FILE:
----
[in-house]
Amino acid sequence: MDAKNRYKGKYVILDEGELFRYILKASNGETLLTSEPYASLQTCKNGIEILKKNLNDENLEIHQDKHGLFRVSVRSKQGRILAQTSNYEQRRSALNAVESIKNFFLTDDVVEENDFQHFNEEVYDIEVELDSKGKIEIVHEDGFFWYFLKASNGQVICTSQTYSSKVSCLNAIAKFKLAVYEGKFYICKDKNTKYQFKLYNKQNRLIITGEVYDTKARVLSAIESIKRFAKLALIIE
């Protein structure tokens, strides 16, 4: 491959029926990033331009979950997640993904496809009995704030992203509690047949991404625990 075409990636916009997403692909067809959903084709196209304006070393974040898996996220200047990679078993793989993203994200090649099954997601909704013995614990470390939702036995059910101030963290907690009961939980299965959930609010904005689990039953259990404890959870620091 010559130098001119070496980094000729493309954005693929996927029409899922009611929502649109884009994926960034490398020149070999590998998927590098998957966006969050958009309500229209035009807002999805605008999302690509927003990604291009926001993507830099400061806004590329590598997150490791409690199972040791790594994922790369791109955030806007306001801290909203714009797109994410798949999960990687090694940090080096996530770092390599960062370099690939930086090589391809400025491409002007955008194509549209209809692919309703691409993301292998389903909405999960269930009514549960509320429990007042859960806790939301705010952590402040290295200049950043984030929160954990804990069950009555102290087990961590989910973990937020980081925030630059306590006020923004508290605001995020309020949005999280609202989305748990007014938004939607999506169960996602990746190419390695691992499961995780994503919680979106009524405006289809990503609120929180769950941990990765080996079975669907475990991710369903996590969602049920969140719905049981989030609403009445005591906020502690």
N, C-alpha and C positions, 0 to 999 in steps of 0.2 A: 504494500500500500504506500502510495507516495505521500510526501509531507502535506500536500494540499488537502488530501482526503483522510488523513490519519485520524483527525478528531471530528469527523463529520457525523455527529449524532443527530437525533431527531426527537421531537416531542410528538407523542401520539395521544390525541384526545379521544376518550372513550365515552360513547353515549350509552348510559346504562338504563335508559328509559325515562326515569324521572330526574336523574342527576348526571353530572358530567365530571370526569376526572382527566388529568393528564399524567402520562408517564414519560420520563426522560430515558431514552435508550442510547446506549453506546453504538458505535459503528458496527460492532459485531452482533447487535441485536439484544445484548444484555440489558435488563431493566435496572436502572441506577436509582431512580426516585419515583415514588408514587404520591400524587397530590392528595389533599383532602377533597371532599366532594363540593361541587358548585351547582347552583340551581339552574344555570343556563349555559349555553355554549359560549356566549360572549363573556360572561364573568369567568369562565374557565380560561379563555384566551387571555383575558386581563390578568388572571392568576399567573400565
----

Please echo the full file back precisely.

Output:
[in-house]
Amino acid sequence: MDAKNRYKGKYVILDEGELFRYILKASNGETLLTSEPYASLQTCKNGIEILKKNLNDENLEIHQDKHGLFRVSVRSKQGRILAQTSNYEQRRSALNAVESIKNFFLTDDVVEENDFQHFNEEVYDIEVELDSKGKIEIVHEDGFFWYFLKASNGQVICTSQTYSSKVSCLNAIAKFKLAVYEGKFYICKDKNTKYQFKLYNKQNRLIITGEVYDTKARVLSAIESIKRFAKLALIIE
């Protein structure tokens, strides 16, 4: 491959029926990033331009979950997640993904496809009995704030992203509690047949991404625990 075409990636916009997403692909067809959903084709196209304006070393974040898996996220200047990679078993793989993203994200090649099954997601909704013995614990470390939702036995059910101030963290907690009961939980299965959930609010904005689990039953259990404890959870620091 010559130098001119070496980094000729493309954005693929996927029409899922009611929502649109884009994926960034490398020149070999590998998927590098998957966006969050958009309500229209035009807002999805605008999302690509927003990604291009926001993507830099400061806004590329590598997150490791409690199972040791790594994922790369791109955030806007306001801290909203714009797109994410798949999960990687090694940090080096996530770092390599960062370099690939930086090589391809400025491409002007955008194509549209209809692919309703691409993301292998389903909405999960269930009514549960509320429990007042859960806790939301705010952590402040290295200049950043984030929160954990804990069950009555102290087990961590989910973990937020980081925030630059306590006020923004508290605001995020309020949005999280609202989305748990007014938004939607999506169960996602990746190419390695691992499961995780994503919680979106009524405006289809990503609120929180769950941990990765080996079975669907475990991710369903996590969602049920969140719905049981989030609403009445005591906020502690």
N, C-alpha and C positions, 0 to 999 in steps of 0.2 A: 504494500500500500504506500502510495507516495505521500510526501509531507502535506500536500494540499488537502488530501482526503483522510488523513490519519485520524483527525478528531471530528469527523463529520457525523455527529449524532443527530437525533431527531426527537421531537416531542410528538407523542401520539395521544390525541384526545379521544376518550372513550365515552360513547353515549350509552348510559346504562338504563335508559328509559325515562326515569324521572330526574336523574342527576348526571353530572358530567365530571370526569376526572382527566388529568393528564399524567402520562408517564414519560420520563426522560430515558431514552435508550442510547446506549453506546453504538458505535459503528458496527460492532459485531452482533447487535441485536439484544445484548444484555440489558435488563431493566435496572436502572441506577436509582431512580426516585419515583415514588408514587404520591400524587397530590392528595389533599383532602377533597371532599366532594363540593361541587358548585351547582347552583340551581339552574344555570343556563349555559349555553355554549359560549356566549360572549363573556360572561364573568369567568369562565374557565380560561379563555384566551387571555383575558386581563390578568388572571392568576399567573400565